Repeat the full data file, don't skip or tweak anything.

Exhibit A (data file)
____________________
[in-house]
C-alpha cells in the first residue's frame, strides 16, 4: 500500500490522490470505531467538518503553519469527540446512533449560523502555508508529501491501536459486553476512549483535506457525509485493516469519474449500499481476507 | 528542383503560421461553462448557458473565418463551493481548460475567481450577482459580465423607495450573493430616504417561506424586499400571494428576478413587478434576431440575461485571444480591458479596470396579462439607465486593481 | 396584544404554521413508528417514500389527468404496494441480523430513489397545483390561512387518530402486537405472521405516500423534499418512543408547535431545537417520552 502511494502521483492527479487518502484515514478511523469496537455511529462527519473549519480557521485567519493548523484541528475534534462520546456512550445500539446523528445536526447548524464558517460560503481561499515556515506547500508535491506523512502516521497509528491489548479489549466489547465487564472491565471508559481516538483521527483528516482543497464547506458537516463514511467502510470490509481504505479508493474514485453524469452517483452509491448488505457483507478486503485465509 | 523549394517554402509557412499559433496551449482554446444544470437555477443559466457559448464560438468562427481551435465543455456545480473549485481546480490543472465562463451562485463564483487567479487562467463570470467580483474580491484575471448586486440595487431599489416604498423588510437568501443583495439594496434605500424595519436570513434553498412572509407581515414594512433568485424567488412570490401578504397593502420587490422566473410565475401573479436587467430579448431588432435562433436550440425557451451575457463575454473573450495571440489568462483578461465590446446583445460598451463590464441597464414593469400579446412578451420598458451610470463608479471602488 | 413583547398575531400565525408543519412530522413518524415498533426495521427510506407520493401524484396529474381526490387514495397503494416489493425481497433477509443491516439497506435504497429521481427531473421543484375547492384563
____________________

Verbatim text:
[in-house]
C-alpha cells in the first residue's frame, strides 16, 4: 500500500490522490470505531467538518503553519469527540446512533449560523502555508508529501491501536459486553476512549483535506457525509485493516469519474449500499481476507 | 528542383503560421461553462448557458473565418463551493481548460475567481450577482459580465423607495450573493430616504417561506424586499400571494428576478413587478434576431440575461485571444480591458479596470396579462439607465486593481 | 396584544404554521413508528417514500389527468404496494441480523430513489397545483390561512387518530402486537405472521405516500423534499418512543408547535431545537417520552 502511494502521483492527479487518502484515514478511523469496537455511529462527519473549519480557521485567519493548523484541528475534534462520546456512550445500539446523528445536526447548524464558517460560503481561499515556515506547500508535491506523512502516521497509528491489548479489549466489547465487564472491565471508559481516538483521527483528516482543497464547506458537516463514511467502510470490509481504505479508493474514485453524469452517483452509491448488505457483507478486503485465509 | 523549394517554402509557412499559433496551449482554446444544470437555477443559466457559448464560438468562427481551435465543455456545480473549485481546480490543472465562463451562485463564483487567479487562467463570470467580483474580491484575471448586486440595487431599489416604498423588510437568501443583495439594496434605500424595519436570513434553498412572509407581515414594512433568485424567488412570490401578504397593502420587490422566473410565475401573479436587467430579448431588432435562433436550440425557451451575457463575454473573450495571440489568462483578461465590446446583445460598451463590464441597464414593469400579446412578451420598458451610470463608479471602488 | 413583547398575531400565525408543519412530522413518524415498533426495521427510506407520493401524484396529474381526490387514495397503494416489493425481497433477509443491516439497506435504497429521481427531473421543484375547492384563